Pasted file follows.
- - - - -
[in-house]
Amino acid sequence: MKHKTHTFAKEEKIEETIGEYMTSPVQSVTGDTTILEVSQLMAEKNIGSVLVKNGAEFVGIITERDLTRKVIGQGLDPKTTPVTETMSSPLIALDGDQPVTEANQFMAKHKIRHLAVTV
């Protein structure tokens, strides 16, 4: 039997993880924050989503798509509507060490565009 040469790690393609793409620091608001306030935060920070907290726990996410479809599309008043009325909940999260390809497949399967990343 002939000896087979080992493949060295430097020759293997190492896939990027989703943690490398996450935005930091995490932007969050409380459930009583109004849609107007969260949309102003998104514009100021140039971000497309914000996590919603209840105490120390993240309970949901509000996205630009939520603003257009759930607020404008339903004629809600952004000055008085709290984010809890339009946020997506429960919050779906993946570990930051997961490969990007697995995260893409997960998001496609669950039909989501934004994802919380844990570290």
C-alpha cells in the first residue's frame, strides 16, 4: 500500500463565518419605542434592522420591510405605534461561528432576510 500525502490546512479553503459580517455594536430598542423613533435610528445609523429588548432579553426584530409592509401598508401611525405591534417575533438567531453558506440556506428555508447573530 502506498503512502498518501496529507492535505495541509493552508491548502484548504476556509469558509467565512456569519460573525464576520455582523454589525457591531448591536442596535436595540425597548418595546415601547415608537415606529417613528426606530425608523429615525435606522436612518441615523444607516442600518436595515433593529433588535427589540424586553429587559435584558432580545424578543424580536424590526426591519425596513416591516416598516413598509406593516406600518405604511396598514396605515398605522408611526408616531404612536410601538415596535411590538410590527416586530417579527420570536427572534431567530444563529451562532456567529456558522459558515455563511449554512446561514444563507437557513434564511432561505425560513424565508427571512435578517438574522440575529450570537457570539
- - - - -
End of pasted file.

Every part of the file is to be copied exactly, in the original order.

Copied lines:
[in-house]
Amino acid sequence: MKHKTHTFAKEEKIEETIGEYMTSPVQSVTGDTTILEVSQLMAEKNIGSVLVKNGAEFVGIITERDLTRKVIGQGLDPKTTPVTETMSSPLIALDGDQPVTEANQFMAKHKIRHLAVTV
């Protein structure tokens, strides 16, 4: 039997993880924050989503798509509507060490565009 040469790690393609793409620091608001306030935060920070907290726990996410479809599309008043009325909940999260390809497949399967990343 002939000896087979080992493949060295430097020759293997190492896939990027989703943690490398996450935005930091995490932007969050409380459930009583109004849609107007969260949309102003998104514009100021140039971000497309914000996590919603209840105490120390993240309970949901509000996205630009939520603003257009759930607020404008339903004629809600952004000055008085709290984010809890339009946020997506429960919050779906993946570990930051997961490969990007697995995260893409997960998001496609669950039909989501934004994802919380844990570290």
C-alpha cells in the first residue's frame, strides 16, 4: 500500500463565518419605542434592522420591510405605534461561528432576510 500525502490546512479553503459580517455594536430598542423613533435610528445609523429588548432579553426584530409592509401598508401611525405591534417575533438567531453558506440556506428555508447573530 502506498503512502498518501496529507492535505495541509493552508491548502484548504476556509469558509467565512456569519460573525464576520455582523454589525457591531448591536442596535436595540425597548418595546415601547415608537415606529417613528426606530425608523429615525435606522436612518441615523444607516442600518436595515433593529433588535427589540424586553429587559435584558432580545424578543424580536424590526426591519425596513416591516416598516413598509406593516406600518405604511396598514396605515398605522408611526408616531404612536410601538415596535411590538410590527416586530417579527420570536427572534431567530444563529451562532456567529456558522459558515455563511449554512446561514444563507437557513434564511432561505425560513424565508427571512435578517438574522440575529450570537457570539